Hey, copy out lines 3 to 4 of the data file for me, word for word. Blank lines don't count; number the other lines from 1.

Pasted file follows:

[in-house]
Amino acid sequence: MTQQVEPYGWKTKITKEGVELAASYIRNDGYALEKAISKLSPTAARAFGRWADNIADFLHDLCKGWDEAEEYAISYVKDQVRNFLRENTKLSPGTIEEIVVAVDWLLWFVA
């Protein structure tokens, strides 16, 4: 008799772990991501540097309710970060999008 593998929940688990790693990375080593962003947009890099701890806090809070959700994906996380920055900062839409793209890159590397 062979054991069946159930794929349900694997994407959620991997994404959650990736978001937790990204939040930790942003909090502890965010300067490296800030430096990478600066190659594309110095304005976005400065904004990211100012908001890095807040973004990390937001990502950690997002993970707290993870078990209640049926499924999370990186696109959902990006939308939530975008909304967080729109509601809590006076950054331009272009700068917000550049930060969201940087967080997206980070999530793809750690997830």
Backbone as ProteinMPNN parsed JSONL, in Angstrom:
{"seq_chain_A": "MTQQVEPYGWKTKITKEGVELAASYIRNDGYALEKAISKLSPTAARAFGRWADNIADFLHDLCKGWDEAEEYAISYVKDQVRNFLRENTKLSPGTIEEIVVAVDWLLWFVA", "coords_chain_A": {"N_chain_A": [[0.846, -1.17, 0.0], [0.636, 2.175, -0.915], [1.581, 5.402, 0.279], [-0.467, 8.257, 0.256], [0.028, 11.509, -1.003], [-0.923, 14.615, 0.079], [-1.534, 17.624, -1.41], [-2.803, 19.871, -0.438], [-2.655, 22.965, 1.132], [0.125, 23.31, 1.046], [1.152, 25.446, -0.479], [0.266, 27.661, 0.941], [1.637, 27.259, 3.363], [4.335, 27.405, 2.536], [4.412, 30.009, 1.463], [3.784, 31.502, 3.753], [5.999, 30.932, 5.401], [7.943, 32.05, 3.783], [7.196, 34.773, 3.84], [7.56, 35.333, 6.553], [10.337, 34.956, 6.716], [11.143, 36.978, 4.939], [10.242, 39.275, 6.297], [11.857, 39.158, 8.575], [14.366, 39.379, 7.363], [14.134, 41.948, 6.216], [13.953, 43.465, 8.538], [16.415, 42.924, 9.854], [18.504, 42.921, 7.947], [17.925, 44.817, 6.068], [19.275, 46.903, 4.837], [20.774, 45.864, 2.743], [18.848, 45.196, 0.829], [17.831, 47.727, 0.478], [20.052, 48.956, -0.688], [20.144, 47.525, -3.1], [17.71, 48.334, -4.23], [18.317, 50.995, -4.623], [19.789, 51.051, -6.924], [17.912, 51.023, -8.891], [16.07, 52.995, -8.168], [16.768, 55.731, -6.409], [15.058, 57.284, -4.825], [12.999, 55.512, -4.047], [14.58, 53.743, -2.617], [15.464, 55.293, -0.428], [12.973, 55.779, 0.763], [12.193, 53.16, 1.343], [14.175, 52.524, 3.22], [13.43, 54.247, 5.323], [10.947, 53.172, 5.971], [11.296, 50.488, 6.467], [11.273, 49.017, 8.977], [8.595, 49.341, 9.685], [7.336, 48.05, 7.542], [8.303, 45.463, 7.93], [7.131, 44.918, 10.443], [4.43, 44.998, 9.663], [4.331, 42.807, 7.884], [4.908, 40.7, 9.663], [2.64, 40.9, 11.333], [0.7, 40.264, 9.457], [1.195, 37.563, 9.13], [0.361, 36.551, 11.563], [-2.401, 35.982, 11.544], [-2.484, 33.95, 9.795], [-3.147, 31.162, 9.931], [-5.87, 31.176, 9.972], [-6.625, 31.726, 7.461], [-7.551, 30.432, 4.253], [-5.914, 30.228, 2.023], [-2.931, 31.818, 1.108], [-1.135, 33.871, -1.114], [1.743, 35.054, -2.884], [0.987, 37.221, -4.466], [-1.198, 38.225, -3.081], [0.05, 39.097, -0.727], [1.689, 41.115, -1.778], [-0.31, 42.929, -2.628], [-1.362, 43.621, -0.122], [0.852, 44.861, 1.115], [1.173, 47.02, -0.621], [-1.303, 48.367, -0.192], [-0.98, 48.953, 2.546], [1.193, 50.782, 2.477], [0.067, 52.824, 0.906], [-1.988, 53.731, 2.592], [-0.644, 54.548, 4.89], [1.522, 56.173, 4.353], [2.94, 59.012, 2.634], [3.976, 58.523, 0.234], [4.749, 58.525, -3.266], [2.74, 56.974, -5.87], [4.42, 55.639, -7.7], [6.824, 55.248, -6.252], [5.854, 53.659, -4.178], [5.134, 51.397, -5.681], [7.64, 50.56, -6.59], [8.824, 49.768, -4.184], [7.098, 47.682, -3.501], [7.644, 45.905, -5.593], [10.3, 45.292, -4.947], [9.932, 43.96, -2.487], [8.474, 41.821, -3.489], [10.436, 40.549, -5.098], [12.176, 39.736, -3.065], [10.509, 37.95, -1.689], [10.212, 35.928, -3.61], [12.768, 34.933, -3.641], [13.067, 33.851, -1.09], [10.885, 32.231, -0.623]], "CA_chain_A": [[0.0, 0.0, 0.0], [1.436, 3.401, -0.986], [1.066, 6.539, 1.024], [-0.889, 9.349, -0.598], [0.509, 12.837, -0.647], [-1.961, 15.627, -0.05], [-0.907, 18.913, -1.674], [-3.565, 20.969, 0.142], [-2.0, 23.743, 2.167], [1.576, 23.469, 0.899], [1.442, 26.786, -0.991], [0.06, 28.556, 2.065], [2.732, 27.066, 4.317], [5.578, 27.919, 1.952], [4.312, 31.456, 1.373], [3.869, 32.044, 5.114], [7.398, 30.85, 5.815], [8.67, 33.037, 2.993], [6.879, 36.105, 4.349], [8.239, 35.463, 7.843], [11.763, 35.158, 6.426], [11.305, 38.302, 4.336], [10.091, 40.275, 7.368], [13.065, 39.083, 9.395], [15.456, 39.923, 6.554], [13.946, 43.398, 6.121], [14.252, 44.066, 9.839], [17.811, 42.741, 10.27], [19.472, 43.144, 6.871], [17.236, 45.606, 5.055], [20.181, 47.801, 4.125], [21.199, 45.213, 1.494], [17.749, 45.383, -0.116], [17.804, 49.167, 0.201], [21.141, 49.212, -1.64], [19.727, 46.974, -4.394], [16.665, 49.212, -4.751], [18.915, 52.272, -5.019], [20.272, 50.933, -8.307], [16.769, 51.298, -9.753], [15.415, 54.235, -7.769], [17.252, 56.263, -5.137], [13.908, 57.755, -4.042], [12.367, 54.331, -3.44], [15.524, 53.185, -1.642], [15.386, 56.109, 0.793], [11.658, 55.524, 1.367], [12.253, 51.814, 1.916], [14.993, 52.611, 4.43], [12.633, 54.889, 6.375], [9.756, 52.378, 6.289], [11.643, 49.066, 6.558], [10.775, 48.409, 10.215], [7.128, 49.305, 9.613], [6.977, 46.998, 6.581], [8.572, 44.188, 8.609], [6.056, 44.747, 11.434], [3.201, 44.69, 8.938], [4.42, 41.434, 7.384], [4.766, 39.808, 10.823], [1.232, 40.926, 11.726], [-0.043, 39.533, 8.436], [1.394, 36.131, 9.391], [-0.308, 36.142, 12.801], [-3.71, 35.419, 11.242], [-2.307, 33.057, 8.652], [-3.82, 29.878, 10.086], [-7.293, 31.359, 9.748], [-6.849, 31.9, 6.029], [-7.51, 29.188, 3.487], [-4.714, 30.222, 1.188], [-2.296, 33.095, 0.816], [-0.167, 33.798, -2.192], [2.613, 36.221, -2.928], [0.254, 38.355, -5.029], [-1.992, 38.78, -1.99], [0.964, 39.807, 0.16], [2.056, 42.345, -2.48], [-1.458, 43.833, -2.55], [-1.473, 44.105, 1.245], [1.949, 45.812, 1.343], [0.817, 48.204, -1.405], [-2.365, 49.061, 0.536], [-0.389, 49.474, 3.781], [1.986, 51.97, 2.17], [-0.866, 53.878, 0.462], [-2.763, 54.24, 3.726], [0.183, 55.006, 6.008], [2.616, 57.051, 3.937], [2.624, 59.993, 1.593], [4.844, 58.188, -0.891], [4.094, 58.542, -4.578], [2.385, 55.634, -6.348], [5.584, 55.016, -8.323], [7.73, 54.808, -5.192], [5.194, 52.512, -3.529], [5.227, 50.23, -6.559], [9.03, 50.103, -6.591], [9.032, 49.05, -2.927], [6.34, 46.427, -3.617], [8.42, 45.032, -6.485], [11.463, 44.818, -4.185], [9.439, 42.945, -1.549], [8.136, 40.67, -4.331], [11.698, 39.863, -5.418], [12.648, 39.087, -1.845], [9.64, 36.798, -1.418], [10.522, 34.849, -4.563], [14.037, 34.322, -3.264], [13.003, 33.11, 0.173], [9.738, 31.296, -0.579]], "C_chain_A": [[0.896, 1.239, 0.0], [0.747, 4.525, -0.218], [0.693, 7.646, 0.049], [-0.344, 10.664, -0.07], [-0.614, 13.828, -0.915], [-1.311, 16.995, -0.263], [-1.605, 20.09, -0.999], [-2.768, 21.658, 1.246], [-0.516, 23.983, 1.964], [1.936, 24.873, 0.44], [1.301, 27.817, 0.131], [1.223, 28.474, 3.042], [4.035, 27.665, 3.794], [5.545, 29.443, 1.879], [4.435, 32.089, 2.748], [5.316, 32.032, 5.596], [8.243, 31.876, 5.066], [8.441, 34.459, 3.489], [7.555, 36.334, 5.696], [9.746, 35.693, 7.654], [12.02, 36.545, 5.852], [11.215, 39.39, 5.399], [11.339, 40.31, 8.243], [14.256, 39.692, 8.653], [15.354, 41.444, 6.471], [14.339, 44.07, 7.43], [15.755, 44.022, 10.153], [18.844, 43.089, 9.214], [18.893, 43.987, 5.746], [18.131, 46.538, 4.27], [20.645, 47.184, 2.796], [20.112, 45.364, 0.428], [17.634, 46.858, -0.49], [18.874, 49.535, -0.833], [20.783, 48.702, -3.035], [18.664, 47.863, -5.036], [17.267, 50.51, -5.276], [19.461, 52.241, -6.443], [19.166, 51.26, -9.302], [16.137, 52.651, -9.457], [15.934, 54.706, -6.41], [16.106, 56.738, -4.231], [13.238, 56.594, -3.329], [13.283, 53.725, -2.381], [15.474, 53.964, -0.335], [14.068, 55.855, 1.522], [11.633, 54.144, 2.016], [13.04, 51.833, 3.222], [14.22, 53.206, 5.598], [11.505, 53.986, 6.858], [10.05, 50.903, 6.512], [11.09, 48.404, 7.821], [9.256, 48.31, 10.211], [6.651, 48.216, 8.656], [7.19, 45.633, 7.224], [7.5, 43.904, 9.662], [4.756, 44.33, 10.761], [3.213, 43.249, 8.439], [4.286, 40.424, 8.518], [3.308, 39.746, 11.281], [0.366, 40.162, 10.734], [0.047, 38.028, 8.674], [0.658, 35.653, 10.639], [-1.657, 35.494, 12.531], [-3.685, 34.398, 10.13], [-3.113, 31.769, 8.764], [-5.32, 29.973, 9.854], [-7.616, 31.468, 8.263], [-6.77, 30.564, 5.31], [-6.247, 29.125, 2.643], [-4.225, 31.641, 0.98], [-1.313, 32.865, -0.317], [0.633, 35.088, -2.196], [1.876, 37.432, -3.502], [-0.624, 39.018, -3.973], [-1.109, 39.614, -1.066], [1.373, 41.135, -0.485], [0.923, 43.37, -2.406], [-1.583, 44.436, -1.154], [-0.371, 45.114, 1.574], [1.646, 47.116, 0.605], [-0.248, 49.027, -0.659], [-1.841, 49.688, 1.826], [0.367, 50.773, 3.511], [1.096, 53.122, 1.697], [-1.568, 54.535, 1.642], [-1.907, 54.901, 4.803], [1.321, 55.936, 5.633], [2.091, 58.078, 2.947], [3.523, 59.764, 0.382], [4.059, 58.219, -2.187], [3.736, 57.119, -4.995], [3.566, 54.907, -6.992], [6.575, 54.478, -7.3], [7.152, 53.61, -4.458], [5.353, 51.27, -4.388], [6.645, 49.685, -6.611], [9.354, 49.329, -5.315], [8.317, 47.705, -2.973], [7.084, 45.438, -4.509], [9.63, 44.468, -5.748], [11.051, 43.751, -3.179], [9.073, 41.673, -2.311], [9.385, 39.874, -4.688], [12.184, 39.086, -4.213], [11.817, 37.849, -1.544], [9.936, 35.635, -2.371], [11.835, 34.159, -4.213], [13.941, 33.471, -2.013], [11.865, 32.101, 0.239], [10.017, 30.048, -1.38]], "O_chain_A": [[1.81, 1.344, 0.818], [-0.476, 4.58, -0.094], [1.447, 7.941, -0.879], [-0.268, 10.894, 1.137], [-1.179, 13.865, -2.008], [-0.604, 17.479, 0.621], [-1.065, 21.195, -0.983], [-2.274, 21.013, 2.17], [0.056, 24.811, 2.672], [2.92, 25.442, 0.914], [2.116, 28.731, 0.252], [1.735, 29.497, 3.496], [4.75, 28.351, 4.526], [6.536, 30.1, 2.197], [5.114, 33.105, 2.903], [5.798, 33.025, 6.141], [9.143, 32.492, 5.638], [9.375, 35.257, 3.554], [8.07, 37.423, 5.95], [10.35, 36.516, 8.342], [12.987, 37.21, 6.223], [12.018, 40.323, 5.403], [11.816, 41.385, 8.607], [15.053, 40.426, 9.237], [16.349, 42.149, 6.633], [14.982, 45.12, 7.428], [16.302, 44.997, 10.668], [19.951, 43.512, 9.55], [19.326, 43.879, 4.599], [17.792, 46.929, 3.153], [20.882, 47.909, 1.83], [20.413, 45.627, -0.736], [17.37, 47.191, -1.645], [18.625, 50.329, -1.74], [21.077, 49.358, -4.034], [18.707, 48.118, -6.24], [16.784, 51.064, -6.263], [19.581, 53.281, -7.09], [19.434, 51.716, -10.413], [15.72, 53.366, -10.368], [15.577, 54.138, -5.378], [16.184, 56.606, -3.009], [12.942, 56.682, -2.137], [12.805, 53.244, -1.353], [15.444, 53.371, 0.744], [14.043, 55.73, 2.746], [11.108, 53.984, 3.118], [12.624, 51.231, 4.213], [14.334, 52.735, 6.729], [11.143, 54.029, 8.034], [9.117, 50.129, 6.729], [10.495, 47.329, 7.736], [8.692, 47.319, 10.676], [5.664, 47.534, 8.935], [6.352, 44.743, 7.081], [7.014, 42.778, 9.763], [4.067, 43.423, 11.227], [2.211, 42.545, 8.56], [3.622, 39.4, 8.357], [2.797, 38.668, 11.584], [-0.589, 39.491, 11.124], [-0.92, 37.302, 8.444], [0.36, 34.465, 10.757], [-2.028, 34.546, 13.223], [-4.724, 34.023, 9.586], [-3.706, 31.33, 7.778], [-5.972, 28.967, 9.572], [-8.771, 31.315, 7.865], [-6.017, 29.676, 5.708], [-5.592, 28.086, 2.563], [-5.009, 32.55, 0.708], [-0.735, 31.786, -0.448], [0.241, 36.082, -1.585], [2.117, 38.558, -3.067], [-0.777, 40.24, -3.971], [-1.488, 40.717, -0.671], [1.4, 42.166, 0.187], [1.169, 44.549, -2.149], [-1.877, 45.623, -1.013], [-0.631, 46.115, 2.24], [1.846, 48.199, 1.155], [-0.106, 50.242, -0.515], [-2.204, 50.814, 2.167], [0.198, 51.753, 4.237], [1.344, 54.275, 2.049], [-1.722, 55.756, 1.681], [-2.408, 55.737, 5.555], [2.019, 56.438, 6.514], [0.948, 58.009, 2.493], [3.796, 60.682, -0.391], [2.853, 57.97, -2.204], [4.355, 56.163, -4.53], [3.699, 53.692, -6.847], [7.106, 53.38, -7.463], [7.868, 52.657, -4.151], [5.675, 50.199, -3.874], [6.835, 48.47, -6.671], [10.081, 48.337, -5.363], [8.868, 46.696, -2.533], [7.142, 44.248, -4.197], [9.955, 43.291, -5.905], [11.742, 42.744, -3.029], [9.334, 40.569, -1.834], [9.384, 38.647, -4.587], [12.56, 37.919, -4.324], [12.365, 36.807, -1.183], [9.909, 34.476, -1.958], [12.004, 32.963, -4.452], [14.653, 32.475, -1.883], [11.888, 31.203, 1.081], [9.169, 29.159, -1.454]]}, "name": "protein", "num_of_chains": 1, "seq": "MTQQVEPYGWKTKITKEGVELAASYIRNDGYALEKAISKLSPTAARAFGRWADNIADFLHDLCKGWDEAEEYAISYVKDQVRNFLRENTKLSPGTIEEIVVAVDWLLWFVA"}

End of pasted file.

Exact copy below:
């Protein structure tokens, strides 16, 4: 008799772990991501540097309710970060999008 593998929940688990790693990375080593962003947009890099701890806090809070959700994906996380920055900062839409793209890159590397 062979054991069946159930794929349900694997994407959620991997994404959650990736978001937790990204939040930790942003909090502890965010300067490296800030430096990478600066190659594309110095304005976005400065904004990211100012908001890095807040973004990390937001990502950690997002993970707290993870078990209640049926499924999370990186696109959902990006939308939530975008909304967080729109509601809590006076950054331009272009700068917000550049930060969201940087967080997206980070999530793809750690997830």
Backbone as ProteinMPNN parsed JSONL, in Angstrom: